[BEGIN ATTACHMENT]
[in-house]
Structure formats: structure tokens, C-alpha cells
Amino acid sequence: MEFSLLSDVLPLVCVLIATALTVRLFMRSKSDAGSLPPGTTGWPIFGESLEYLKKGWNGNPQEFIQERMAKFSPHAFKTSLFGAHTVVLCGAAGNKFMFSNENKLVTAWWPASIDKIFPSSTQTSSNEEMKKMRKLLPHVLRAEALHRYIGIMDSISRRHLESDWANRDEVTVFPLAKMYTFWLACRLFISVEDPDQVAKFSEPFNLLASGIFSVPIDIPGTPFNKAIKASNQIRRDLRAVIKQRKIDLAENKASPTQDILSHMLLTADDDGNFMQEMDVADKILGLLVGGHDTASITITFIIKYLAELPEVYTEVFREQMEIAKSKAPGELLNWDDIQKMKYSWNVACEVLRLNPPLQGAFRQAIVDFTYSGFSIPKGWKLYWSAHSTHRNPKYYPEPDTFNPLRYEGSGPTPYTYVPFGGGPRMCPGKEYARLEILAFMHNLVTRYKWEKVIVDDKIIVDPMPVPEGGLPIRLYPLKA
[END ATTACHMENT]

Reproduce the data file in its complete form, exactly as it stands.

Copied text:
[in-house]
Structure formats: structure tokens, C-alpha cells
Amino acid sequence: MEFSLLSDVLPLVCVLIATALTVRLFMRSKSDAGSLPPGTTGWPIFGESLEYLKKGWNGNPQEFIQERMAKFSPHAFKTSLFGAHTVVLCGAAGNKFMFSNENKLVTAWWPASIDKIFPSSTQTSSNEEMKKMRKLLPHVLRAEALHRYIGIMDSISRRHLESDWANRDEVTVFPLAKMYTFWLACRLFISVEDPDQVAKFSEPFNLLASGIFSVPIDIPGTPFNKAIKASNQIRRDLRAVIKQRKIDLAENKASPTQDILSHMLLTADDDGNFMQEMDVADKILGLLVGGHDTASITITFIIKYLAELPEVYTEVFREQMEIAKSKAPGELLNWDDIQKMKYSWNVACEVLRLNPPLQGAFRQAIVDFTYSGFSIPKGWKLYWSAHSTHRNPKYYPEPDTFNPLRYEGSGPTPYTYVPFGGGPRMCPGKEYARLEILAFMHNLVTRYKWEKVIVDDKIIVDPMPVPEGGLPIRLYPLKA